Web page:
More than a half century ago, community and campus movements for justice gave birth to the field of Chicana/o Studies. The Intercollegiate Department of Chicana/o~Latina/o Studies at the Claremont Colleges is itself the outgrowth of these movements, efforts that challenged the very purpose of higher education.

Our roots extend earlier than the mass mobilizations of the late 1960s, to early organizing efforts seeking to forge credible links between our campuses and local communities. In the 1965-66 academic year, students and professors at the Claremont Colleges began volunteering at the Teen Post Program, a federally-funded, afterschool center for neighborhood teens located in the Mexican American barrios of East Claremont. In addition to providing academic tutoring and youth mentoring, volunteers from the Claremont Colleges also pressured their campuses to support a broader effort to blur the lines between “town and gown.” First, they secured the donation of a baseball field from Pomona College to the community. They also negotiated for tickets to Scripps theater productions and the free use of basketball courts at Claremont McKenna College, all for barrio youth involved in the program.

The students and professors involved in the “barrio program” modeled an early form of “service learning” or “community engagement.” Through their work, they fostered a community of alliance at the Claremont Colleges which also evolved into a specific organizational unit, the Volunteer Service Center, or VSC. By 1968 the VSC was moving in a more activist direction. As one student coordinator put it, “One operating principle for the Center is that a college student’s education is not complete until he develops an awareness of and concern for the world beyond the campus, and translates it into a laboratory for learning effective action.” Increasingly mindful of the larger critique of whites “solving” the problems of poor communities of color, the VSC sought to implement a more collaborative vision. “Central to our work with every community is this effort to respond to indigenous leadership rather than trying to impose direction from outside.” [1]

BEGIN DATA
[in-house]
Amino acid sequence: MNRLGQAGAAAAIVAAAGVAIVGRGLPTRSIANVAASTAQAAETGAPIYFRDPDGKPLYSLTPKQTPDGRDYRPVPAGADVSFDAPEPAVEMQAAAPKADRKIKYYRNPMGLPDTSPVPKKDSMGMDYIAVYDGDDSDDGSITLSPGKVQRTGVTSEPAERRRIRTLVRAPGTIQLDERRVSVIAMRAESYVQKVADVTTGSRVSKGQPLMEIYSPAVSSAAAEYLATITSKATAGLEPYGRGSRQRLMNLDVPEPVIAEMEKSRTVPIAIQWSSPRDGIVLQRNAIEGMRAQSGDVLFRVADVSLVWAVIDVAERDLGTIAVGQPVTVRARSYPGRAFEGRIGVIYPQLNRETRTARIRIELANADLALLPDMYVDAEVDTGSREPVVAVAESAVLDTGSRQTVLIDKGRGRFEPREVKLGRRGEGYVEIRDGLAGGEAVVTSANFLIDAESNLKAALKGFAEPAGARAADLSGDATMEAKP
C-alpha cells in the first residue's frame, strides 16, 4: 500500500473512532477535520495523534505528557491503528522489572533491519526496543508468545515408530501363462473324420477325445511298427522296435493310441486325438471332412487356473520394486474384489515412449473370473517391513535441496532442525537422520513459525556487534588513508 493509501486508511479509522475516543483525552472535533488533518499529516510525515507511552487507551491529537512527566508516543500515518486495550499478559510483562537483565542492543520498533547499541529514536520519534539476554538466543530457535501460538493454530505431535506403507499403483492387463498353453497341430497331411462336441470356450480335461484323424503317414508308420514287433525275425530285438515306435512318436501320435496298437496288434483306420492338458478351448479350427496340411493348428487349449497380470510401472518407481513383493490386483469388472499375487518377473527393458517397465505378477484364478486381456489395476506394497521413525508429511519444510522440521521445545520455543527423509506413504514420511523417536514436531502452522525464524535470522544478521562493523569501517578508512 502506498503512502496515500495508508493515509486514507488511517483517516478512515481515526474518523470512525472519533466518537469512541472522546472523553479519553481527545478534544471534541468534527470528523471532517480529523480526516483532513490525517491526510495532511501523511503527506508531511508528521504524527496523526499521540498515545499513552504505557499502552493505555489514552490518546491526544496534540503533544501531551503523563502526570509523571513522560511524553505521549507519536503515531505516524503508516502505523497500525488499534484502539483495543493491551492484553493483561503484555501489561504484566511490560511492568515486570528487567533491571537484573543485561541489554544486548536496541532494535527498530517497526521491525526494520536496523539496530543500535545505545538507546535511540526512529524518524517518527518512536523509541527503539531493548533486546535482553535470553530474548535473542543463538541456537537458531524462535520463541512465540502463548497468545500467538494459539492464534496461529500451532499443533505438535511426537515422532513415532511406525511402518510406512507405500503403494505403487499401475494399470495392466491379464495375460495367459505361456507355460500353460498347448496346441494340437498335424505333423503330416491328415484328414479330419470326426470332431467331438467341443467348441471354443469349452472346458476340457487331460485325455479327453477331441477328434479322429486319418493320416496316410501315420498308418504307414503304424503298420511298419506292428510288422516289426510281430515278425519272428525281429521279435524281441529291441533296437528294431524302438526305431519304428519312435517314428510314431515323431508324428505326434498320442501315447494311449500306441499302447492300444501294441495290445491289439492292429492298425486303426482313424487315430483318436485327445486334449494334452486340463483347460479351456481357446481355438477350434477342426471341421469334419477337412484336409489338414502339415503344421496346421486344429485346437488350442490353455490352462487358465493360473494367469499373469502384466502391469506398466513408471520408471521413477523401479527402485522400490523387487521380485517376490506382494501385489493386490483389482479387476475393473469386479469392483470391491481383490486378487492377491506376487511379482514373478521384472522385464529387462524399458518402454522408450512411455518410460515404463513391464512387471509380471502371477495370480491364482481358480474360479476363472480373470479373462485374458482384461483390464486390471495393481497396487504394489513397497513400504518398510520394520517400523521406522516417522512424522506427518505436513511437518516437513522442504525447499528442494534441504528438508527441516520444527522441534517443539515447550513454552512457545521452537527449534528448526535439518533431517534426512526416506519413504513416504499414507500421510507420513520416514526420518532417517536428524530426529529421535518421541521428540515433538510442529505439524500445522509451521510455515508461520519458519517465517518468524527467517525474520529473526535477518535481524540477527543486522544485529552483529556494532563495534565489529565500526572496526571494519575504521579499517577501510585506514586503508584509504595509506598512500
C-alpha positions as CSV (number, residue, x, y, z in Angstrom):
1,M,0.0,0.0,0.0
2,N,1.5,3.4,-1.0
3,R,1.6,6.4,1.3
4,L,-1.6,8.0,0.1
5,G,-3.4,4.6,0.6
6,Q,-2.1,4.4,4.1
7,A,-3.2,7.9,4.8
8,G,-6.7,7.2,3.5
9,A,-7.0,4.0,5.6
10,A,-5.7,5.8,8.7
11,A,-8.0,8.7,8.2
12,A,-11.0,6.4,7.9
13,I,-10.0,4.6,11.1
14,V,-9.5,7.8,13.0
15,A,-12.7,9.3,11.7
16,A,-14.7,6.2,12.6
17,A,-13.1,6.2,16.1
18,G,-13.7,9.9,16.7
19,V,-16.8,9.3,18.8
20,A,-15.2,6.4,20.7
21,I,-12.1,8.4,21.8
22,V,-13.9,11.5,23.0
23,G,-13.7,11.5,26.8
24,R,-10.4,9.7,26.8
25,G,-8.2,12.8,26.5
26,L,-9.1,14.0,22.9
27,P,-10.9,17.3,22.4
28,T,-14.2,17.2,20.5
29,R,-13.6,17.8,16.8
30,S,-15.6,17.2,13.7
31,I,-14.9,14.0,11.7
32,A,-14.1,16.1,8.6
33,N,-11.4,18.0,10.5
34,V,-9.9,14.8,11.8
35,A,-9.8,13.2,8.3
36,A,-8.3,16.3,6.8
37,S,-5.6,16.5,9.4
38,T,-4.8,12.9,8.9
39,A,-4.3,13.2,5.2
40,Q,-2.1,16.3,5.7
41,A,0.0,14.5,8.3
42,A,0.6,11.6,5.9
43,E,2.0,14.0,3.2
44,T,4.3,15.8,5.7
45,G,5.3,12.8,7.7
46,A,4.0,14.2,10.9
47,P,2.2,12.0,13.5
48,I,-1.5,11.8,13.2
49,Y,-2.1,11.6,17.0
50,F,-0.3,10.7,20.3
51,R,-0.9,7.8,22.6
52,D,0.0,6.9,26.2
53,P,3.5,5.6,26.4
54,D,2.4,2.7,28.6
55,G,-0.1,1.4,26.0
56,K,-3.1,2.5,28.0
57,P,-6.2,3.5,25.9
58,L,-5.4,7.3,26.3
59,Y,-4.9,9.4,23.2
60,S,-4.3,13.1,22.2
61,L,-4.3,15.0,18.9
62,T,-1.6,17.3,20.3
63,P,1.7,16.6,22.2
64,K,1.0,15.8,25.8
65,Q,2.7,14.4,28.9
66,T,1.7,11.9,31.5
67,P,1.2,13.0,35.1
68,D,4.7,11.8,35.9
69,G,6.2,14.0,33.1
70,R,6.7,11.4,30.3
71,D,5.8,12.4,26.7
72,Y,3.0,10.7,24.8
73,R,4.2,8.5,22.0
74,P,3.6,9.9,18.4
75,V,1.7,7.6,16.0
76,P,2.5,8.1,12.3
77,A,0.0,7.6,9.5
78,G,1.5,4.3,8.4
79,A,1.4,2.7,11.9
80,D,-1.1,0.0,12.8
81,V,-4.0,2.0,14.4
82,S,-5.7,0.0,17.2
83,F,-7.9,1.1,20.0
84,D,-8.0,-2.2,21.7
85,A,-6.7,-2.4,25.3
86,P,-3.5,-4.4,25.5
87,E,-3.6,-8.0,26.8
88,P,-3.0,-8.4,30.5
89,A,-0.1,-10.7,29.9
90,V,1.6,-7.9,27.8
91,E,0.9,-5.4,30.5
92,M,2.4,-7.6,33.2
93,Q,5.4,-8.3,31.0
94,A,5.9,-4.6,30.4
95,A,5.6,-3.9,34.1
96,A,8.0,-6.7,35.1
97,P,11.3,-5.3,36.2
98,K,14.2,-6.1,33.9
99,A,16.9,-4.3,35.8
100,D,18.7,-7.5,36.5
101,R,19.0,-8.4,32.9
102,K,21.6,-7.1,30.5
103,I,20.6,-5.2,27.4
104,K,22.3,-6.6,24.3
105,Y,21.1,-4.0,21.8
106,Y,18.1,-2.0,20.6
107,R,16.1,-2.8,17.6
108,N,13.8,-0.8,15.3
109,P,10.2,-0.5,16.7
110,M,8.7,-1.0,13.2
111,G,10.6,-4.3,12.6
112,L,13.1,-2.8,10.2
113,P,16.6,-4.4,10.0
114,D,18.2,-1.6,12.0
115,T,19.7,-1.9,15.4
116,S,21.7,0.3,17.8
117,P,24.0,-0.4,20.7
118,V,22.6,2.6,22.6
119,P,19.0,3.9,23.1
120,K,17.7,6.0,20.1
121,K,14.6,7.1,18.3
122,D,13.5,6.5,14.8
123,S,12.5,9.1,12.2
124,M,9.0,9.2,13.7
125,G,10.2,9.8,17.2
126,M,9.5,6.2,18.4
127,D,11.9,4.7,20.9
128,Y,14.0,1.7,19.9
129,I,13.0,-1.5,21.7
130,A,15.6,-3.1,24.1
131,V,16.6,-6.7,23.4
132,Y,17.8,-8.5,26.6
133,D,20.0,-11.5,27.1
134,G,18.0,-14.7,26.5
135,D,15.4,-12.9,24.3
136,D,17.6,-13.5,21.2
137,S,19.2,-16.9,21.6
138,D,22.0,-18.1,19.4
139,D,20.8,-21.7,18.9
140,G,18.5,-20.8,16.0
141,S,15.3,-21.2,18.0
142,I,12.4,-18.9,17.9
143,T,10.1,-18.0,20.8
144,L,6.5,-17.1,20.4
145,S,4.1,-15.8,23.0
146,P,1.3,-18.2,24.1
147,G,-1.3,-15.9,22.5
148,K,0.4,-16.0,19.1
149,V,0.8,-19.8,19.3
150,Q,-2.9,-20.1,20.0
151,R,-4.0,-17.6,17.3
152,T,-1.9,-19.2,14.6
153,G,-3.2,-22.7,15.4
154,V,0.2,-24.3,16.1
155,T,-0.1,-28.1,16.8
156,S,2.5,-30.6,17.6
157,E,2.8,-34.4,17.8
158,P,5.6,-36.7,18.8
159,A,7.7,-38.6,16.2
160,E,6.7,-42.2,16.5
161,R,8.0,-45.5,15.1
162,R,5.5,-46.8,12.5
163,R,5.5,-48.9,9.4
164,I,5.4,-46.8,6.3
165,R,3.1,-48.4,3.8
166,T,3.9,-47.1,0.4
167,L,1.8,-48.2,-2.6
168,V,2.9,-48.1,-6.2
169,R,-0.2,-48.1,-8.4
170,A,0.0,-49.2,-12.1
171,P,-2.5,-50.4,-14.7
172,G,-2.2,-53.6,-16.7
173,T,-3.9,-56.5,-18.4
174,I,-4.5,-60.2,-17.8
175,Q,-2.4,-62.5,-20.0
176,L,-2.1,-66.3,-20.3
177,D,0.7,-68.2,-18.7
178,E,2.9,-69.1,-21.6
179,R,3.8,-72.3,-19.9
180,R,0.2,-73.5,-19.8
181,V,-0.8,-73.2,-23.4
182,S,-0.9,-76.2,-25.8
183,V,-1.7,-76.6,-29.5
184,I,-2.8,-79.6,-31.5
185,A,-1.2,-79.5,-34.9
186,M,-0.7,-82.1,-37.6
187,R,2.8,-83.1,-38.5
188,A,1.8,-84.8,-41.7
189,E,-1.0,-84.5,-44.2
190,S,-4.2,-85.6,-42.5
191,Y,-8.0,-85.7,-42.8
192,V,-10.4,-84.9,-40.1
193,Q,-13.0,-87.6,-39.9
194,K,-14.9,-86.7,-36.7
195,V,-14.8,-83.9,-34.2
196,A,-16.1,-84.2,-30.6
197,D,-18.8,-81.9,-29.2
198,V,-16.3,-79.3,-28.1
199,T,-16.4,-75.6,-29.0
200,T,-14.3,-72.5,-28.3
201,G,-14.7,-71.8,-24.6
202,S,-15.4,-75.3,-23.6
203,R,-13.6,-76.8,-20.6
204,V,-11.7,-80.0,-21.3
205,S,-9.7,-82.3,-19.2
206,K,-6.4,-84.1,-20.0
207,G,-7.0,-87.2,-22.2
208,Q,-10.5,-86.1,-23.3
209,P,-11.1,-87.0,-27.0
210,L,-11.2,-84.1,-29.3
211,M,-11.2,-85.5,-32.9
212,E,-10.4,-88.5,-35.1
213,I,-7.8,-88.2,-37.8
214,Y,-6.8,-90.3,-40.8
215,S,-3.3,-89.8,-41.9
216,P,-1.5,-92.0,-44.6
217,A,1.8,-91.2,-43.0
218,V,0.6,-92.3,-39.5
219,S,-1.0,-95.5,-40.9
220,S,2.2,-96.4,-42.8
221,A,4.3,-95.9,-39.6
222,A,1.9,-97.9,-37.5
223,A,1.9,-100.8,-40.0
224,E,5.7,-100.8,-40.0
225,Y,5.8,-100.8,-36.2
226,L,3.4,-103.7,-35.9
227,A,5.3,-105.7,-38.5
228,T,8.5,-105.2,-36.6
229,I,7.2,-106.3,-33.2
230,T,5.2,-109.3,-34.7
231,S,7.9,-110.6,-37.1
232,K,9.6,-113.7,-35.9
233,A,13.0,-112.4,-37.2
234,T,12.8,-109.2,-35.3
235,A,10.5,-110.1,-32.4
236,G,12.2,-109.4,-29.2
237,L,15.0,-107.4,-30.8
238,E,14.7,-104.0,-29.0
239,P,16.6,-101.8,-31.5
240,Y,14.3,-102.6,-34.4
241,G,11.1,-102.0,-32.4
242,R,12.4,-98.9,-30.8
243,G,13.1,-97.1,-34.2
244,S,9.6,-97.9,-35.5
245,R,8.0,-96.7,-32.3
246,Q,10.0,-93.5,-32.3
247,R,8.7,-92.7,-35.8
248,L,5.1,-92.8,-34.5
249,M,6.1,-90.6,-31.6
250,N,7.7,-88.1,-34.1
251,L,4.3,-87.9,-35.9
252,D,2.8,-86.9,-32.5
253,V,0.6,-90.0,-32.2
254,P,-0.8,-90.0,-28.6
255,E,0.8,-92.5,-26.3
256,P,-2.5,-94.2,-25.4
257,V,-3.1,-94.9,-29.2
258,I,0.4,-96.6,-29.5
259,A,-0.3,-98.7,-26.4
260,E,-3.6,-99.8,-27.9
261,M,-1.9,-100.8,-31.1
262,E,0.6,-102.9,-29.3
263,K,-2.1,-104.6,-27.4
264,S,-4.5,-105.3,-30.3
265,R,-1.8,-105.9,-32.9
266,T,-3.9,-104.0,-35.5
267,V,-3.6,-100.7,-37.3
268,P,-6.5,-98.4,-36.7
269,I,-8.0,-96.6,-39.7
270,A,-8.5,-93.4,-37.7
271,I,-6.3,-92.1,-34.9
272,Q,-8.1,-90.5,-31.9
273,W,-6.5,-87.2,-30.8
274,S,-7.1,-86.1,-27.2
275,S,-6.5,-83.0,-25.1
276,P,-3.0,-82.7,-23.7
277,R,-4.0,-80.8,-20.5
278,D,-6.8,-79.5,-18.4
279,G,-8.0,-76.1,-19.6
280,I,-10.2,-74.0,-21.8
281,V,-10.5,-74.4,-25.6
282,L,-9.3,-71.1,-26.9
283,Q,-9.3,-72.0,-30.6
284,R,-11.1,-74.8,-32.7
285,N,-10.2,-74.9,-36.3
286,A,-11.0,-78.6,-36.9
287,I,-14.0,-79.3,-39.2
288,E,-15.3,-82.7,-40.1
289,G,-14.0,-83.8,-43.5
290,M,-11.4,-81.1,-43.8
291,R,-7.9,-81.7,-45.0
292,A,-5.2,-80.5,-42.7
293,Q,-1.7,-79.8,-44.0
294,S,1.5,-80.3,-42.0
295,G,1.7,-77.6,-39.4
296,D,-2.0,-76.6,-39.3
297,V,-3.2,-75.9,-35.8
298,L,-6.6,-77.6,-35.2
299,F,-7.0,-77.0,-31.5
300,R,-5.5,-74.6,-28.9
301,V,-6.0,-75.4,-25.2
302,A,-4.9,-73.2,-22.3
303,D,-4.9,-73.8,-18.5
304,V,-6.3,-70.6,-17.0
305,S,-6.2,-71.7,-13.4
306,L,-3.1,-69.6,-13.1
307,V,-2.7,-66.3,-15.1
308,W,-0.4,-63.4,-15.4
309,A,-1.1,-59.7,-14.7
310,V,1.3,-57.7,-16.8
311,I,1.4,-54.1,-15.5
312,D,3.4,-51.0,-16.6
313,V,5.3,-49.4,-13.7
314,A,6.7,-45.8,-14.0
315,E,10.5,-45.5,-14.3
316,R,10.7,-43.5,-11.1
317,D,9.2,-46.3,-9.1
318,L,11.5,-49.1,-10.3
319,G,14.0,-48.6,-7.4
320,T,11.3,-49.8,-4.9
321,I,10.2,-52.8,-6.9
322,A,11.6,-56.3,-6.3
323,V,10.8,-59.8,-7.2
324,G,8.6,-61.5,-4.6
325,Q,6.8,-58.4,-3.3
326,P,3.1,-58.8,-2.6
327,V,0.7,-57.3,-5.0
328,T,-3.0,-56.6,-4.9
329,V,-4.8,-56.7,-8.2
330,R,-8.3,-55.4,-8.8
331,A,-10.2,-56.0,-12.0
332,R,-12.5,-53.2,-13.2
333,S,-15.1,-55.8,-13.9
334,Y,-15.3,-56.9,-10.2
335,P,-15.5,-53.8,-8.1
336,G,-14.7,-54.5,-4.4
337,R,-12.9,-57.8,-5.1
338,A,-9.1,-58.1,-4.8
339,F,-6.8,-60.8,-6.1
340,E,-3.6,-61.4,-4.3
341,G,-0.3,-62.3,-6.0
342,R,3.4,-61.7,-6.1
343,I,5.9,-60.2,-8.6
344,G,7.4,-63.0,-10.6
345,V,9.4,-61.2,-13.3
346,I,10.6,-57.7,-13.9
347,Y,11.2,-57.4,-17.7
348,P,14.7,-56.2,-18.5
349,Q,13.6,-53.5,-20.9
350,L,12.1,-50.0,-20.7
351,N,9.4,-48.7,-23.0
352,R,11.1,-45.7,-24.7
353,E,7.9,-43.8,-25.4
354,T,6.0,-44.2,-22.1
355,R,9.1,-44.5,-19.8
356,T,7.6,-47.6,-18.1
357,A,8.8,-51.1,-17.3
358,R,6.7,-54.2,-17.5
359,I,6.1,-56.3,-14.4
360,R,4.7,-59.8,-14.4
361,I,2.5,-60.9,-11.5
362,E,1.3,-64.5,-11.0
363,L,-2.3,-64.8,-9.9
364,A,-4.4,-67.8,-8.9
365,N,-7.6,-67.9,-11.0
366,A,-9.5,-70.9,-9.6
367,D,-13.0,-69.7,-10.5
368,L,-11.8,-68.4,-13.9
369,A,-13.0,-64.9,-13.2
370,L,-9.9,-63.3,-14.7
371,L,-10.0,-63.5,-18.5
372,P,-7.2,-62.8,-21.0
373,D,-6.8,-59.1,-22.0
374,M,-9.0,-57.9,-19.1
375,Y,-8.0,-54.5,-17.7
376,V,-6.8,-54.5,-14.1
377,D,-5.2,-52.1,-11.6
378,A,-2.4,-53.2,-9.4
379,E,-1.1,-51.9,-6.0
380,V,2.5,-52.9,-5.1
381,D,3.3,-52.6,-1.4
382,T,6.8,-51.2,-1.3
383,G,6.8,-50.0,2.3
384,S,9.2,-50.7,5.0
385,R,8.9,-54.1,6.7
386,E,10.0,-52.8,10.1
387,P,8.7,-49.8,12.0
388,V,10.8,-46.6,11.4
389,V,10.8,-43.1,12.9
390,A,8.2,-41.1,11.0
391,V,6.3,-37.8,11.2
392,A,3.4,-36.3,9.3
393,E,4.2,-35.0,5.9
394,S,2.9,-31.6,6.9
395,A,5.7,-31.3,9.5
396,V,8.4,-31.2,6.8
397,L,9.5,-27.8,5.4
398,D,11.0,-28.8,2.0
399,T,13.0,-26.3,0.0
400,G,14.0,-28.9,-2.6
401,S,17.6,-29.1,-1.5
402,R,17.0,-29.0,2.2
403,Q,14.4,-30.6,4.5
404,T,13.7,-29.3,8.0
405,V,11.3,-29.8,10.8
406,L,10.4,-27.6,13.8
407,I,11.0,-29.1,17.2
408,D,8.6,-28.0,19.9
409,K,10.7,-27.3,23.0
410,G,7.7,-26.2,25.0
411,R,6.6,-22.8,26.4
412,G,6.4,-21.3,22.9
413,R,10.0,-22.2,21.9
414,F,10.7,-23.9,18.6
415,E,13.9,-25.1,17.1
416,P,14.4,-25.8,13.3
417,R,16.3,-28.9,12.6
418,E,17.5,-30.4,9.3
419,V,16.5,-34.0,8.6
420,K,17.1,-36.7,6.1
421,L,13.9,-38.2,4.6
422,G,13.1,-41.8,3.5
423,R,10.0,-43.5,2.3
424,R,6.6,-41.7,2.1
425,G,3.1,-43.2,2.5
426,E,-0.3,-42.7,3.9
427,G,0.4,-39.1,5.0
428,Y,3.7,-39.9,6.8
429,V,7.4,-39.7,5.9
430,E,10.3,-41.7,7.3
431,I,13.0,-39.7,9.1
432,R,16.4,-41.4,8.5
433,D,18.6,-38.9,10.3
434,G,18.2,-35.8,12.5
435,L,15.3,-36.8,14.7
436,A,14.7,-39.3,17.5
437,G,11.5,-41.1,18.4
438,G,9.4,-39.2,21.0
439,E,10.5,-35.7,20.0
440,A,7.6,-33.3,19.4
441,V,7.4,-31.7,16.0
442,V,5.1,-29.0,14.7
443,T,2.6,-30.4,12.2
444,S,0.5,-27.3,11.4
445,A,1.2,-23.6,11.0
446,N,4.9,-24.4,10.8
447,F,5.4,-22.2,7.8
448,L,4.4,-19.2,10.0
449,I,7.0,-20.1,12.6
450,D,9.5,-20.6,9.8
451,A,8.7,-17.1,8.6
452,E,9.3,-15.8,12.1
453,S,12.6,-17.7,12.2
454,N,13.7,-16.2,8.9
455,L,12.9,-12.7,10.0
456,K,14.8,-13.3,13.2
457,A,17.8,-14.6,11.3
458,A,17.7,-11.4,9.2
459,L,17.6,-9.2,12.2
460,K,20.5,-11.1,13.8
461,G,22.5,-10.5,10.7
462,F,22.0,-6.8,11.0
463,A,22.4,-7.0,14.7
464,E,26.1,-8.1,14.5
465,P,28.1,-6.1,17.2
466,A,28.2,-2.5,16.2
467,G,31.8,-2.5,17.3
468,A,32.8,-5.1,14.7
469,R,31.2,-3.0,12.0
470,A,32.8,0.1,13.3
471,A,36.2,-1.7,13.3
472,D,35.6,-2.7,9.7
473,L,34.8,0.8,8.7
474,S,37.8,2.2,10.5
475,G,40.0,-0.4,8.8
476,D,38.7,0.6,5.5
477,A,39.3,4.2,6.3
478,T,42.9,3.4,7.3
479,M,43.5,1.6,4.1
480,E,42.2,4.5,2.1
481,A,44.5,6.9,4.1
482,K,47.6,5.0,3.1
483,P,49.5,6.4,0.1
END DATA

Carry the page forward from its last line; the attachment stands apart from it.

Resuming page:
These educational and community mobilization efforts helped foment a growing effort by the Colleges to admit more students of color from the surrounding areas. The Center for Education Opportunity (a 5-College effort under the Claremont University Consortium) piloted their Program for Specially Directed Studies in spring 1968. The goal of increasing the number of admitted local youth of color framed this “special admit” program which served students with an educational bridge curriculum taught at the Colleges. Other efforts included a campus visit program, a high school equivalency program (part of larger, local network of GED instruction), and the Claremont College’s first Upward Bound.

These institutional developments were largely focused on the surrounding Mexican American and African American communities. In creating a model of community partnership, they also served as a home for a small but increasingly politicized community of Mexican American and African American students. In 1968, a growing movement culture gave further purpose and institutional inertia to their efforts.

The birth of Chicano Studies at the Claremont Colleges is inseparable from the efforts of African American students to institutionalize Black Studies. Late sixties movements within the Black Freedom Struggle—namely, those projecting a “Black Power” analysis—proved instrumental in elevating African American student campus activism in a short period of time. The spring 1968 assassination of Martin Luther King Jr., and the jailing of Black Panther Minister Huey P. Newton, both served as catalysts for their efforts on campus.

In May 1968, students from the Black Student Union issued a ten-point plan to recreate the Claremont Colleges under a model of inclusion. Their plan actively sought to attack what they called the college’s “power structure.” As Danny Wilks, leader of the group, put it “educational institutions can and MUST play an important role in the re-structuring of our society.” In addition to demanding administrators to serve as recruiters, their plan also called for the admission of “marginal minority groups” the next fall, scholarships and other aid, and an agreement that no students would be allowed to reside in off-campus housing that practiced racial discrimination in its selection of tenants. Tellingly, they presented their demands to the campus community in a rally held to free Huey Newton. [2]